Appellant was convicted on three counts of aggravated assault, two counts of aggravated sodomy, kidnapping and burglary. He was sentenced to two life terms, plus sixty years with the sentences to run consecutively.
The charges arose from two separate incidents involving different victims. At about 6:35 a.m. on January 19, 1987, the victim of the first incident, a woman, left her apartment to go to work. As she left she was attacked by a man who put a knife to her throat and forced her back to her apartment. The man spoke in a very calm manner. He told the woman to be quiet and that she would not get hurt; he also asked if anyone was in the apartment. The victim told him that her sister was asleep in her room. The man forced the woman into the other bedroom and asked her if she had a telephone. The victim had to turn on the light to find the telephone under the bed; she was then able to observe the man's face. He had her undress and performed oral sex on her. He then forced her to perform oral sex on him. During this act, the victim's sister knocked on her door. The man ran out of the room after the sister who fled toward her room. The man grabbed her arm, but she managed to pin his arm in the door. The victim watched as the man freed himself and ran from the apartment.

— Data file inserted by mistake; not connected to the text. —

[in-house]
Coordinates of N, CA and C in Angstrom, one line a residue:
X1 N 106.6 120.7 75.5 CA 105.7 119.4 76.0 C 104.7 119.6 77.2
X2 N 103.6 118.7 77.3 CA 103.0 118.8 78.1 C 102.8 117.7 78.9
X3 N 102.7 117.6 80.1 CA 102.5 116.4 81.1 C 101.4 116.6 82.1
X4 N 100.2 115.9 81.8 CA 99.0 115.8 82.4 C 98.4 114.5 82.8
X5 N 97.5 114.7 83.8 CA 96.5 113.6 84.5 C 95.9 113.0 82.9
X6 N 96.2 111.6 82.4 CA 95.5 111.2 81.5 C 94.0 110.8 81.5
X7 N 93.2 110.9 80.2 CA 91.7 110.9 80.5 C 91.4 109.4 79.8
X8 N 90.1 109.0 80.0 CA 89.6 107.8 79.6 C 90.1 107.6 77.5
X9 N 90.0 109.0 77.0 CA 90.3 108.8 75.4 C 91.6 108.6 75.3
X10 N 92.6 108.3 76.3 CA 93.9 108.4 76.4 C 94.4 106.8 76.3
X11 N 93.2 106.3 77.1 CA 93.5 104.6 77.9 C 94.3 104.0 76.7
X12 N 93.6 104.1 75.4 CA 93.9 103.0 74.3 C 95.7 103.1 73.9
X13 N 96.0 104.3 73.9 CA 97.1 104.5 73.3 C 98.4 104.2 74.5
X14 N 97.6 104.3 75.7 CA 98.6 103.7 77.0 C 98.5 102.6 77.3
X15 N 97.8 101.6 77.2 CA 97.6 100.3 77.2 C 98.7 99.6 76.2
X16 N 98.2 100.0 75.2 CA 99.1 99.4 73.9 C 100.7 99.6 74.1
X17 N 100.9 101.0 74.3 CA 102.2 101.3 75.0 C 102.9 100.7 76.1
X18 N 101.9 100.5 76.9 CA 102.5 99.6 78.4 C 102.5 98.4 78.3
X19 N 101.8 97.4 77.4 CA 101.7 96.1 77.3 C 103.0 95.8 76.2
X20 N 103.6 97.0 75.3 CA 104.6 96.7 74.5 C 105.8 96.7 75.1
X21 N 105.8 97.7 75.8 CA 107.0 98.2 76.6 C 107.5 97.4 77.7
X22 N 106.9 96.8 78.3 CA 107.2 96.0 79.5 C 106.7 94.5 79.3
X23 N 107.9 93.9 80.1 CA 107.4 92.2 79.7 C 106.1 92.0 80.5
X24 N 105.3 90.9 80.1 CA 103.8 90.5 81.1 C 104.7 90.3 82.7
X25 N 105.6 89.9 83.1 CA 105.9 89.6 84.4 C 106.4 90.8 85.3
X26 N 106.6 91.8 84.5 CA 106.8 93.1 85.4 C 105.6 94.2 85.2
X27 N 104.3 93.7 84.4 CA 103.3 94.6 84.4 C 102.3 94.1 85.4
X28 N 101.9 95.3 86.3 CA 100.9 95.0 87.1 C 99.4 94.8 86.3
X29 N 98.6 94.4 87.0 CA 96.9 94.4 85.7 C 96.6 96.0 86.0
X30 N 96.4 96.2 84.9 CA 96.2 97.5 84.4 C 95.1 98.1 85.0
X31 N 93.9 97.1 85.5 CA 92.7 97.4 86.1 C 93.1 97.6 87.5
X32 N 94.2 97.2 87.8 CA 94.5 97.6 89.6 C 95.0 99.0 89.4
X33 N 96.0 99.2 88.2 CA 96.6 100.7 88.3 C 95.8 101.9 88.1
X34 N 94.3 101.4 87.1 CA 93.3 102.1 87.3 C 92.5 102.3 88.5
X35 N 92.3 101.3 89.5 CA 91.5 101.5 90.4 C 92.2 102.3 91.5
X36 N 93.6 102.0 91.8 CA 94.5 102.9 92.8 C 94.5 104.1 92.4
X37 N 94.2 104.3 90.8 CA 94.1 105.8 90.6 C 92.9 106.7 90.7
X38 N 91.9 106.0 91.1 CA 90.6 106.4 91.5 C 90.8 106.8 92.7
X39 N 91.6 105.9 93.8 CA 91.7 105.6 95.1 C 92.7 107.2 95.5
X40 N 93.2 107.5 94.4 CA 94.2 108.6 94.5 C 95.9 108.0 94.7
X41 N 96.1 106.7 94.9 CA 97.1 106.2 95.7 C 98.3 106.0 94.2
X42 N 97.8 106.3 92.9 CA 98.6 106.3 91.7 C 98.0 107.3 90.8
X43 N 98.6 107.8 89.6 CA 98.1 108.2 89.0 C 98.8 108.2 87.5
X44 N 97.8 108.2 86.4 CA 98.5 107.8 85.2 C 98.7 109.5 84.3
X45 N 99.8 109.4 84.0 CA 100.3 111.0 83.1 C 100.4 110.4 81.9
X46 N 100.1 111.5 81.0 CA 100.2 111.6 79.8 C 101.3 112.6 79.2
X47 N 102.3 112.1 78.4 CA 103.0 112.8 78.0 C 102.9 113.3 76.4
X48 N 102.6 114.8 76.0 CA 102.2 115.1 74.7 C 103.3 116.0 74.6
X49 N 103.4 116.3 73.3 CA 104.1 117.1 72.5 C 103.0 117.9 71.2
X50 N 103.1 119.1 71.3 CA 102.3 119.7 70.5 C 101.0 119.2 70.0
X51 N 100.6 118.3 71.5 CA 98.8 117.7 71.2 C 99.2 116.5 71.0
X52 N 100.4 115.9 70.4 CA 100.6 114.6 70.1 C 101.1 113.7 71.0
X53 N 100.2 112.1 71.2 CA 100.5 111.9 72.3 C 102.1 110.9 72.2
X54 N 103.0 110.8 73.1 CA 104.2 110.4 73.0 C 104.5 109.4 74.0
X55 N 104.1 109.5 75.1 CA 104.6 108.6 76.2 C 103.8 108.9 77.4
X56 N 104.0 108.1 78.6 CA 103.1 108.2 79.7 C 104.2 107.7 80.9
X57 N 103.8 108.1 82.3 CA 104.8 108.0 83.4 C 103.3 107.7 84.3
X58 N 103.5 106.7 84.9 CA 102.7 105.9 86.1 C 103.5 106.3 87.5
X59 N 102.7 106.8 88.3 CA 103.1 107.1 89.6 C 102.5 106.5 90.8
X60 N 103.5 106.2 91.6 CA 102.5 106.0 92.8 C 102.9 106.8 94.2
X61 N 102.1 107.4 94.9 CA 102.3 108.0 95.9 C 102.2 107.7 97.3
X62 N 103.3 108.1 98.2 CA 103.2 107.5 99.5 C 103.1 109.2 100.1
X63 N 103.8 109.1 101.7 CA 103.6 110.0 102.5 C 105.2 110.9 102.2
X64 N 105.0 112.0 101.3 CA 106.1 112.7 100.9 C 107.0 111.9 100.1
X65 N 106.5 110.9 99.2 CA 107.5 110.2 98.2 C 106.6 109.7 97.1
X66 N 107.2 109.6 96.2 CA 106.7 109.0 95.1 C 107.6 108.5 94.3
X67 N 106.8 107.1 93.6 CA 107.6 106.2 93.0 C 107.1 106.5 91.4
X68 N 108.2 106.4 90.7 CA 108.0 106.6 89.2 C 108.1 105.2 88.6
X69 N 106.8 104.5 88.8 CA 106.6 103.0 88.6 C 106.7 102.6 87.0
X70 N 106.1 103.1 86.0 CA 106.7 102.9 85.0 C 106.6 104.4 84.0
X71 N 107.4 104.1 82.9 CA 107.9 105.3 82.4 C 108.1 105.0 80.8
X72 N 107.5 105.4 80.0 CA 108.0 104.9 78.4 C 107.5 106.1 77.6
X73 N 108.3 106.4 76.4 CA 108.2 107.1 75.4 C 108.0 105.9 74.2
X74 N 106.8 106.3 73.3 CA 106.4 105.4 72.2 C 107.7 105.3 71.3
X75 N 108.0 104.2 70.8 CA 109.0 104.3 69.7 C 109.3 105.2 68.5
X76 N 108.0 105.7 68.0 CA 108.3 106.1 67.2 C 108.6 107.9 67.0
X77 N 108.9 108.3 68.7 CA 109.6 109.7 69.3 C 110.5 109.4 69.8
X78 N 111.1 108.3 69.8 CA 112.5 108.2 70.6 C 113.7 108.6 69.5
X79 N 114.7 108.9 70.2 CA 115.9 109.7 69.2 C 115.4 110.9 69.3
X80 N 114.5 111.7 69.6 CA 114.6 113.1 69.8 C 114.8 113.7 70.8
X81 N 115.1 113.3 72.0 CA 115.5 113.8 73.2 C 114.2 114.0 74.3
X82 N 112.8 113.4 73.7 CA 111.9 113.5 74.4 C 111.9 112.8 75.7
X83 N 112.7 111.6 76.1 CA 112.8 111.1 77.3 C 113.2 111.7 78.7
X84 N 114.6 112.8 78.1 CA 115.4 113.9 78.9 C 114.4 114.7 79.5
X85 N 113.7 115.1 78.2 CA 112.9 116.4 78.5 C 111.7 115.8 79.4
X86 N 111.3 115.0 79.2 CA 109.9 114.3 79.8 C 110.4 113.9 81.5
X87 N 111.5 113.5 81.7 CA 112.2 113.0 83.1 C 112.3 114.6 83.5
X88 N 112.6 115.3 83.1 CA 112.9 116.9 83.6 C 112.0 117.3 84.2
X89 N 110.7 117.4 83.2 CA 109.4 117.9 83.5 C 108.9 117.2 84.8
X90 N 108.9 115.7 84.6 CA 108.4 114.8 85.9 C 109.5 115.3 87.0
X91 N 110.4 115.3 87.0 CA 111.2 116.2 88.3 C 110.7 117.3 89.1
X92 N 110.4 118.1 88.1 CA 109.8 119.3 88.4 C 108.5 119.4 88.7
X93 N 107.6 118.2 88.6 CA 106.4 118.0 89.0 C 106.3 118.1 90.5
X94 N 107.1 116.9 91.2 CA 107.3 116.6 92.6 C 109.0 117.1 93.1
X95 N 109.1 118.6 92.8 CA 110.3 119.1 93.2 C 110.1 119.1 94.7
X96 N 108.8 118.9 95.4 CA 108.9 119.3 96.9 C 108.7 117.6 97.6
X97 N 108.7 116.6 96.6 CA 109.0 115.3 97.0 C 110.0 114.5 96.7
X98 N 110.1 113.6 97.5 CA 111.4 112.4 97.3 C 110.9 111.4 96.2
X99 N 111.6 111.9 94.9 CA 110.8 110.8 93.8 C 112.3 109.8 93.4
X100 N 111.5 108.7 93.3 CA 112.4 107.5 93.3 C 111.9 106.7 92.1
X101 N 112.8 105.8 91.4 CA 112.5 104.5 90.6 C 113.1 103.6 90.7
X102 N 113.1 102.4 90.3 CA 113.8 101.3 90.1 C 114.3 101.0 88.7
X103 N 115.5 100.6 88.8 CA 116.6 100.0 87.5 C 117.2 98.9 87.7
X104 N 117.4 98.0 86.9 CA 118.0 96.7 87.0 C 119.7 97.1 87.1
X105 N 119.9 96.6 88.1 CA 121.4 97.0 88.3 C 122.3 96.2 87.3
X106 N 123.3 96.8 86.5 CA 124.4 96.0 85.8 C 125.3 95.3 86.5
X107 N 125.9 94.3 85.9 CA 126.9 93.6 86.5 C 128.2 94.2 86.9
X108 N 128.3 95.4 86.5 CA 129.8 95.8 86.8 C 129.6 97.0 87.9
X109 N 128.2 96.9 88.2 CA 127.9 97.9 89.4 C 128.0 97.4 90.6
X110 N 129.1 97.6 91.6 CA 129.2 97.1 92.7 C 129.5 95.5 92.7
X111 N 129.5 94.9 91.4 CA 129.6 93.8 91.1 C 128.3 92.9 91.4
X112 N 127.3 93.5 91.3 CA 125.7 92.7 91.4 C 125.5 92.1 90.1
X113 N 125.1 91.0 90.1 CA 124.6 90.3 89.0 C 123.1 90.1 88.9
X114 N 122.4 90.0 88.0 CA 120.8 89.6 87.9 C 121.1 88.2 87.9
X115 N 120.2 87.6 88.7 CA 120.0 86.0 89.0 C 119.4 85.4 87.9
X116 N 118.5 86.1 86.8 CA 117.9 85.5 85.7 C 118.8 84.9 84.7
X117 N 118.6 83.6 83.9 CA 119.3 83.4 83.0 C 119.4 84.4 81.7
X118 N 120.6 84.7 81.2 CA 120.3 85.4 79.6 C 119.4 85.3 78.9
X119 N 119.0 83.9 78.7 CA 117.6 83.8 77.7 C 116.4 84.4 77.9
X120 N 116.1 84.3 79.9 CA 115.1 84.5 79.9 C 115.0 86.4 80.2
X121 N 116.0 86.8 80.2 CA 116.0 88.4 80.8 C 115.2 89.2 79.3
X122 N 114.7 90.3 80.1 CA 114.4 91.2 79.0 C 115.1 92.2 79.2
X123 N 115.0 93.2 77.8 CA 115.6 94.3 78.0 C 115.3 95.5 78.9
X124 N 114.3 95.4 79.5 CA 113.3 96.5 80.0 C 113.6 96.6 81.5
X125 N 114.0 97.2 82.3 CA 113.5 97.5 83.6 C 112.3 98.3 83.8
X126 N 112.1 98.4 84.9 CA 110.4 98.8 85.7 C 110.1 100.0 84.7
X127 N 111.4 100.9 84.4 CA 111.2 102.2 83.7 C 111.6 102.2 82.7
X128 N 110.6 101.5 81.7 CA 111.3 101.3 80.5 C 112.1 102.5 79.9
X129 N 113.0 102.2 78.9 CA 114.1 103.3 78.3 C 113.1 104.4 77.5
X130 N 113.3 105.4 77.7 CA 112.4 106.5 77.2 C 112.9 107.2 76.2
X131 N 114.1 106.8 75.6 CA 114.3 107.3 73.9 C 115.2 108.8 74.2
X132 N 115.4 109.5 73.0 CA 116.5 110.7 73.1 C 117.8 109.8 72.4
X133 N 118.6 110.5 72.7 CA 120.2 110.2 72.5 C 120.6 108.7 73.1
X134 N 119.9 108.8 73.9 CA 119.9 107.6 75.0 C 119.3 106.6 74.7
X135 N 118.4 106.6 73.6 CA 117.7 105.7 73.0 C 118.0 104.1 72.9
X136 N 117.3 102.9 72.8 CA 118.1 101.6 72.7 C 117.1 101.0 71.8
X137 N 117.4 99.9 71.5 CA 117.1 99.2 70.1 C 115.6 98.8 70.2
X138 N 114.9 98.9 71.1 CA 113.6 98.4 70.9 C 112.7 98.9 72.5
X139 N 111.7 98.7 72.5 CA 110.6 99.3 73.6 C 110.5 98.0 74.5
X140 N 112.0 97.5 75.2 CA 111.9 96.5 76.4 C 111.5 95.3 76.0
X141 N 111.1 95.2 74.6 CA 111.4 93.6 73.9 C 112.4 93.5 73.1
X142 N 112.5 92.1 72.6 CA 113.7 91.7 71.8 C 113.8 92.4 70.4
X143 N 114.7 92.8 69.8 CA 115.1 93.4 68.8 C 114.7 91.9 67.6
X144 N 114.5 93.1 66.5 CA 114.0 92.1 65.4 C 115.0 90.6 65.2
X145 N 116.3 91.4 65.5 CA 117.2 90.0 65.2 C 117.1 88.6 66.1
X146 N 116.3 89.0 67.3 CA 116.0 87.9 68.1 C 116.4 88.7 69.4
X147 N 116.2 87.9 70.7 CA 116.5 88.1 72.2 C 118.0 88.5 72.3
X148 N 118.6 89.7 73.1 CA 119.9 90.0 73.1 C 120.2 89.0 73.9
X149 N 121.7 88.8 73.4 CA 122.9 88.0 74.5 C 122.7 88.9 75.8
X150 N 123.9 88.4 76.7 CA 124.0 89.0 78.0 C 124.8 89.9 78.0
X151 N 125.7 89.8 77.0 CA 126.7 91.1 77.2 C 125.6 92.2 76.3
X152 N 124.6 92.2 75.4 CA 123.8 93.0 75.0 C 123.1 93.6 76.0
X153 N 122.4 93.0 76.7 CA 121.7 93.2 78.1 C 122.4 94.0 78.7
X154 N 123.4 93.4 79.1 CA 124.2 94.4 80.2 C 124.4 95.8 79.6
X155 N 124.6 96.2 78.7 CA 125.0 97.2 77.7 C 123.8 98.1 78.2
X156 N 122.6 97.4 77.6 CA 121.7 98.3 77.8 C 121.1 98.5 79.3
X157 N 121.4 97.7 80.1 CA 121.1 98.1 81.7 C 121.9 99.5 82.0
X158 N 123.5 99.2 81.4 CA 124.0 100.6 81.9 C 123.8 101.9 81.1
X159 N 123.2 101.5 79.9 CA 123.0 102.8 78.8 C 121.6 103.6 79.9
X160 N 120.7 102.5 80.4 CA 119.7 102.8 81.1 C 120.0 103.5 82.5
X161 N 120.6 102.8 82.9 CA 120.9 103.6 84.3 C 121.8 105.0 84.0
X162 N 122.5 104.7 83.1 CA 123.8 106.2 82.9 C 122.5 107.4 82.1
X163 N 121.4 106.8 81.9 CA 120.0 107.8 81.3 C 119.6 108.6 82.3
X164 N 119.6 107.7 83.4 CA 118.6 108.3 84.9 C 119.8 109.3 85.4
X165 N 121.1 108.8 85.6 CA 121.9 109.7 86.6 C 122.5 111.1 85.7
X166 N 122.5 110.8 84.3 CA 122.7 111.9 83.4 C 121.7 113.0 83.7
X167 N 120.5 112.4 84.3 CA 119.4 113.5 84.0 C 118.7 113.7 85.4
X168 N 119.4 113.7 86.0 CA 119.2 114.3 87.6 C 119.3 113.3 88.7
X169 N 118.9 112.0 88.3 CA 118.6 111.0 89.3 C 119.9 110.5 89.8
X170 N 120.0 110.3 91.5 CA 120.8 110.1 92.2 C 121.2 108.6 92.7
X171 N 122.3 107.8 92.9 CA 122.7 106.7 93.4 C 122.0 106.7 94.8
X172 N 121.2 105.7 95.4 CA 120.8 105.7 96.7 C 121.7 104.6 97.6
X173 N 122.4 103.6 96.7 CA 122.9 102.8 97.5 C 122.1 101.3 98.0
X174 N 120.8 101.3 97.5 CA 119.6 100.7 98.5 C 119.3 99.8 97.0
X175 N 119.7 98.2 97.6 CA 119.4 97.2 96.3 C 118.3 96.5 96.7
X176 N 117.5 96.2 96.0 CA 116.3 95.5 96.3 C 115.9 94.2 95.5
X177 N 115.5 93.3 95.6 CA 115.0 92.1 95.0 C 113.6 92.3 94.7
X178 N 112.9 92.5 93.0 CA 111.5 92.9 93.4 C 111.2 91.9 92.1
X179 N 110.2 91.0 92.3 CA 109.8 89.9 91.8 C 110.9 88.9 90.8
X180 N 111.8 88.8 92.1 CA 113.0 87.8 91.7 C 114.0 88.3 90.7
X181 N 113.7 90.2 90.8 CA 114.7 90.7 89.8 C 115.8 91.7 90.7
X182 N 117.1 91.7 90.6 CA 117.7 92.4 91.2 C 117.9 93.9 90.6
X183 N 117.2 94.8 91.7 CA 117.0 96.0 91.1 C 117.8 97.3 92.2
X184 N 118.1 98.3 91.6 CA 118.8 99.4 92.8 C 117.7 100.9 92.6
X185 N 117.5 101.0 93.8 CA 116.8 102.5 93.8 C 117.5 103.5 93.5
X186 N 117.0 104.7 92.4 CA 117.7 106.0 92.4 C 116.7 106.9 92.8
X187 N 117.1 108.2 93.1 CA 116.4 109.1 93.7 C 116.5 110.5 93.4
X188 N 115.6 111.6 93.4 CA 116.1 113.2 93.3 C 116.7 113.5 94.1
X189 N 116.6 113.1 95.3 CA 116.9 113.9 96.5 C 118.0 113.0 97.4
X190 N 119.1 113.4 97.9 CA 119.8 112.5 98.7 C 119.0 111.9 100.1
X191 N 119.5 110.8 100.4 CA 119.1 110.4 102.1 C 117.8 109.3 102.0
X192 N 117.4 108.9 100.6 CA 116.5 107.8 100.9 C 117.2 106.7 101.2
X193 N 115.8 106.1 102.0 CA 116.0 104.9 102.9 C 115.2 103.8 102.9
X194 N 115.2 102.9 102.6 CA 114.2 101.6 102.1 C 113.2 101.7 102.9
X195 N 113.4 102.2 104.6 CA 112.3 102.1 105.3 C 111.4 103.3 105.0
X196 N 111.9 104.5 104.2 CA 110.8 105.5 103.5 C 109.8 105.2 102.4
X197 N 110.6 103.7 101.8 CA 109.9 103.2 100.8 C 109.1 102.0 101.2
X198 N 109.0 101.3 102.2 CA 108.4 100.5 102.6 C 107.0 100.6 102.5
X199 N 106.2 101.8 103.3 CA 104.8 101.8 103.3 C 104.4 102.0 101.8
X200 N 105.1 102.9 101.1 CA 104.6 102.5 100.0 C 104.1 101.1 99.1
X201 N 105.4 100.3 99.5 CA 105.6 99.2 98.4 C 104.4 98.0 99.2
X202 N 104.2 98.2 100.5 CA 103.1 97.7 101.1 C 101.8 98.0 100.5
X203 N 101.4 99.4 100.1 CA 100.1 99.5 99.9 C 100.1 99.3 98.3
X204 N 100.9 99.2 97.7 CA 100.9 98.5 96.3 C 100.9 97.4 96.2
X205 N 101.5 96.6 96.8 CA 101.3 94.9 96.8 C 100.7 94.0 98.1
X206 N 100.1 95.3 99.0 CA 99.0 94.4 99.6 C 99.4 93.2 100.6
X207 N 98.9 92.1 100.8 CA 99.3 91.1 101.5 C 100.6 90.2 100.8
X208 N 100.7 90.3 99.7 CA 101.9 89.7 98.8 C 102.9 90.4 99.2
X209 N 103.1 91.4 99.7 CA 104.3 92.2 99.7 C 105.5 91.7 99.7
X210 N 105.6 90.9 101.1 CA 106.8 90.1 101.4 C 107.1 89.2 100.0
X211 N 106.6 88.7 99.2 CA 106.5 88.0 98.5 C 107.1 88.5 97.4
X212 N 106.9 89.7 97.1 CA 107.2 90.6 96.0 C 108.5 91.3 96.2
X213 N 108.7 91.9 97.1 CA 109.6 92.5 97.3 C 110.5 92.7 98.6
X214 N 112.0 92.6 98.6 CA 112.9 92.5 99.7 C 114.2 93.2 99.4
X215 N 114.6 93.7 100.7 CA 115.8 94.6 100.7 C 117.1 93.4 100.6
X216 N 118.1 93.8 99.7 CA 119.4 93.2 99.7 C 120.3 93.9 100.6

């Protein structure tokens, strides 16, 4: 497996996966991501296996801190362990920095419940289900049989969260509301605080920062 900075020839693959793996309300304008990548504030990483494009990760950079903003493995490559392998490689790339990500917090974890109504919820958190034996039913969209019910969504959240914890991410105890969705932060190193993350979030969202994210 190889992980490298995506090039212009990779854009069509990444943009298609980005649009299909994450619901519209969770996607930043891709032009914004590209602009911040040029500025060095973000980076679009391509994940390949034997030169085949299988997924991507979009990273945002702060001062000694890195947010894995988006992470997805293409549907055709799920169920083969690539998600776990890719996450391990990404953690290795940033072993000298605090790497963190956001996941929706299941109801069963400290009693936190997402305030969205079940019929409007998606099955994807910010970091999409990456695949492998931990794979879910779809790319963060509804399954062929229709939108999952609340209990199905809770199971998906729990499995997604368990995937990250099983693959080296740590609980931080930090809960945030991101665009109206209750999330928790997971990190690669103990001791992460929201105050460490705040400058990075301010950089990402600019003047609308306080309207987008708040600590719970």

The second incident took place at the same apartment complex on April 21, 1987. At approximately 6:15 a.m., the victim opened her apartment door to let her cat out. She left her door open as she went back to her sofa to put on her shoes and to get her purse before leaving for work. A man came in and the victim tried to jump up and run, but the man put a shiny, silver object which the victim thought was a knife to her throat and forced her back onto the sofa. The victim screamed and the man told her in a calm voice to be quiet. She kept screaming and he again calmly told her to be quiet. When she continued screaming, the man became frightened and left.
Officer Lillard of the DeKalb County Police lived in the same apartment complex where the attacks occurred. He also worked for the complex as a security officer. When he learned of the description of the attacker provided by the second victim, he thought of appellant. When appellant realized he was the object of police scrutiny, he fled and was apprehended almost six months later in Virginia. Each of the victims positively identified appellant as the man who attacked her.